Durant, however, is arguably the best shooter in the league and cannot be ignored no matter how far away from the ball he is. But he's also fantastic on the move, and OKC head coach Scott Brooks does a great job keeping him active even when he's not in the primary action. 

Take this set here against the Phoenix Suns, in which Kendrick Perkins and Durant set a "double drag" screen for Westbrook. This dual pick-and-roll action forces Westbrook's defender to fight through two screens while putting extra pressure on Phoenix's Miles Plumlee to corral both the ball and two possible rollers to the rim.

Credit: Fox Sports

Brooks, however, adds an extra wrinkle by having Perkins immediately set a quick little screen for Durant so he can pop to the three-point line. Now Plumlee is in a real dilemma: Does he stay with the ball in a help position, or lunge out towards Durant who might come free at the three-point line? 

Credit: Fox Sports

He decides to stay home at the free-throw line and protect, but Durant is able to knock down the open shot. 

This is the choice defenses face between Westbrook and Durant. Their skills so wonderfully complement each other, with Westbrook's world-class explosion to the rim stopping bigs from venturing too far out of the paint, and Durant's world-class shooting doing the exact opposite.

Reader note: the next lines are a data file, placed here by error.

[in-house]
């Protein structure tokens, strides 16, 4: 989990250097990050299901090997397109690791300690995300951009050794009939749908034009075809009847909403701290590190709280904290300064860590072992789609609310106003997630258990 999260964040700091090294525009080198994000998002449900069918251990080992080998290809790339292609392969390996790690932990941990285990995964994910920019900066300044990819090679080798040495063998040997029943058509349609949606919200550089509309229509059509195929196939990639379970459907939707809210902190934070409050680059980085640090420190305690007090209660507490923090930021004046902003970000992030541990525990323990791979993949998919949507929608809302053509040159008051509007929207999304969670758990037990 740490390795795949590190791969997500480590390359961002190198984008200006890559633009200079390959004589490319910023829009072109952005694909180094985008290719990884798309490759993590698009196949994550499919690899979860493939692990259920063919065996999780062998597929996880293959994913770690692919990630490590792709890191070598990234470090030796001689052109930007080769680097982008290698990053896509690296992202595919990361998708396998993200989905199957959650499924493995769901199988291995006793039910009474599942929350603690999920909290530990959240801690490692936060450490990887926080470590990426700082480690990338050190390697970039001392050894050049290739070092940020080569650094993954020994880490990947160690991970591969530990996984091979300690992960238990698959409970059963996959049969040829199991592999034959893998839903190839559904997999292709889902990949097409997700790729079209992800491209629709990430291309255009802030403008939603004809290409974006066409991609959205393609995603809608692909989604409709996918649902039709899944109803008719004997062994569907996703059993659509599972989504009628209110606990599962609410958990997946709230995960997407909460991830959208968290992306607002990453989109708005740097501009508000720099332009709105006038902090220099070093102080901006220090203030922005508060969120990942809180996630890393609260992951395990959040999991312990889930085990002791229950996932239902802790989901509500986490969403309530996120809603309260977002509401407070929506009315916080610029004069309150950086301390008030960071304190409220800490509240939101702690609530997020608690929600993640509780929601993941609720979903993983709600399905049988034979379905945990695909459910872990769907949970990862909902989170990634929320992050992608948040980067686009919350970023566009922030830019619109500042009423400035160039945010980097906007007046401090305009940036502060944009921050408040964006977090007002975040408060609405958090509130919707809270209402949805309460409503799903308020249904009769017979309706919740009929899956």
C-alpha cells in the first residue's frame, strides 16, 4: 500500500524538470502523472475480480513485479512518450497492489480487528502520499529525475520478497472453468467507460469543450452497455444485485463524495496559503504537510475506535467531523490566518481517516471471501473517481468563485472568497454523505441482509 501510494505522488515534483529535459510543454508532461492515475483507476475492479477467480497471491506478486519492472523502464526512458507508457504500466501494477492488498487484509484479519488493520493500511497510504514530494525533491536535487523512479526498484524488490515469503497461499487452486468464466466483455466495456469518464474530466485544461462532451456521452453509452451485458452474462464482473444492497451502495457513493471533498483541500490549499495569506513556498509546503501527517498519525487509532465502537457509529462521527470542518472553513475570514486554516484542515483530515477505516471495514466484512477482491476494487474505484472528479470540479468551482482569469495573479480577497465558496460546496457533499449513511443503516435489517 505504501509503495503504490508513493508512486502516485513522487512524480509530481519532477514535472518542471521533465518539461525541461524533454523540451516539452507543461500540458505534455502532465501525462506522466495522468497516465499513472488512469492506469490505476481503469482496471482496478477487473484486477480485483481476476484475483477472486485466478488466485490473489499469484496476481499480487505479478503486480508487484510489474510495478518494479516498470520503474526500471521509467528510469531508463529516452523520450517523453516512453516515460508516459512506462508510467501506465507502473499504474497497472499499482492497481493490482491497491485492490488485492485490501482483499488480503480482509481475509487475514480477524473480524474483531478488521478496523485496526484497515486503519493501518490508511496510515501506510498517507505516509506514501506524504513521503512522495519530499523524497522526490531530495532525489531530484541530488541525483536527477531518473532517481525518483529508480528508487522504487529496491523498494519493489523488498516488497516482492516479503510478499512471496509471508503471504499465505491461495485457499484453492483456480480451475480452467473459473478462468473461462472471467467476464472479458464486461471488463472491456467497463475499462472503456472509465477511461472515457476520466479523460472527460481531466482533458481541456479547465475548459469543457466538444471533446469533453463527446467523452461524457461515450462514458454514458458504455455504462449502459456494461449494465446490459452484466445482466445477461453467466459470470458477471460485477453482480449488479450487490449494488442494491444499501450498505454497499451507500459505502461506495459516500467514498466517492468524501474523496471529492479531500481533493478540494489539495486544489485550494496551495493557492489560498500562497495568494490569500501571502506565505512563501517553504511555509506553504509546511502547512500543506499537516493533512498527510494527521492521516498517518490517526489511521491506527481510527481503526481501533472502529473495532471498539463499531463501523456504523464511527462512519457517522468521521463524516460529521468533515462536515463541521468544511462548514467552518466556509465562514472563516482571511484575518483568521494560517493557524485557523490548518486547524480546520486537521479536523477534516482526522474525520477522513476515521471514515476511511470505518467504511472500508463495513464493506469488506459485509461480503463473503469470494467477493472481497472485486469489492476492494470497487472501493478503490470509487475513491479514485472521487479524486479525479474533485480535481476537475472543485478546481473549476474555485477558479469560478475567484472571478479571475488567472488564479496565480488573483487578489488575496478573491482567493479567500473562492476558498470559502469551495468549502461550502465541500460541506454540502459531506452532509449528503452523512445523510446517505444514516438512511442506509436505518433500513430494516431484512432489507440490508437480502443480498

On this next play, we have a similar "double drag" which folds into a double stagger screen for Durant out of the corner. This time Westbrook attacks himself, hitting a pull-up jumper from the elbow. But notice how Blake Griffin and Reggie Bullock of the Los Angeles Clippers are both completely occupied with the secondary double screening action.

This keeps their focus off the ball and puts DeAndre Jordan on an island with Westbrook. To account for his speed, he backs up after the pick-and-roll. But Westbrook seizes the space and knocks down the jumper. 

There are plenty of players that can score throughout the NBA, but few are as versatile as Durant. Even fewer have the luxury of playing with someone who can exploit the exact components of a defense that are stretched by a particular offensive player, and that's the type of relationship Westbrook and Durant have. 

It's not that the Wizards don't have talent, and it's not that John Wall, Bradley Beal and Durant can't form their own Big Three. It's that this Durant—a Durant that can and does cede shots to a complementary and unrelenting sidekick—is the best and most efficient version of himself. Any other situation is a risk that is not worth taking.